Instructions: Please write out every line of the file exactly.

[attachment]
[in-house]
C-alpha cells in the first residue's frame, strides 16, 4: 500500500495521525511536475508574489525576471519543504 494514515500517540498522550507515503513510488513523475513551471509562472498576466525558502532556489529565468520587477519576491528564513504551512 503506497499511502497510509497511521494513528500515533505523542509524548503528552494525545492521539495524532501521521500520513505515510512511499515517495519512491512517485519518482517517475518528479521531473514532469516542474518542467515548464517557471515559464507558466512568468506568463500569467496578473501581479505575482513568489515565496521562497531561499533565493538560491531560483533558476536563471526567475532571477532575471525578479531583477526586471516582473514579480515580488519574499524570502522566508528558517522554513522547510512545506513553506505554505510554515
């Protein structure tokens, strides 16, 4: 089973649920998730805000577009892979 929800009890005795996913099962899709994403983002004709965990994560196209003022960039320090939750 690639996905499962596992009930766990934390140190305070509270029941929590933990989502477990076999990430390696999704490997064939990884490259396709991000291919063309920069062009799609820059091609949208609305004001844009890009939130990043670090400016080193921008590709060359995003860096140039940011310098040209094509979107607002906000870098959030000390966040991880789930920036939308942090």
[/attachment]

[in-house]
C-alpha cells in the first residue's frame, strides 16, 4: 500500500495521525511536475508574489525576471519543504 494514515500517540498522550507515503513510488513523475513551471509562472498576466525558502532556489529565468520587477519576491528564513504551512 503506497499511502497510509497511521494513528500515533505523542509524548503528552494525545492521539495524532501521521500520513505515510512511499515517495519512491512517485519518482517517475518528479521531473514532469516542474518542467515548464517557471515559464507558466512568468506568463500569467496578473501581479505575482513568489515565496521562497531561499533565493538560491531560483533558476536563471526567475532571477532575471525578479531583477526586471516582473514579480515580488519574499524570502522566508528558517522554513522547510512545506513553506505554505510554515
């Protein structure tokens, strides 16, 4: 089973649920998730805000577009892979 929800009890005795996913099962899709994403983002004709965990994560196209003022960039320090939750 690639996905499962596992009930766990934390140190305070509270029941929590933990989502477990076999990430390696999704490997064939990884490259396709991000291919063309920069062009799609820059091609949208609305004001844009890009939130990043670090400016080193921008590709060359995003860096140039940011310098040209094509979107607002906000870098959030000390966040991880789930920036939308942090």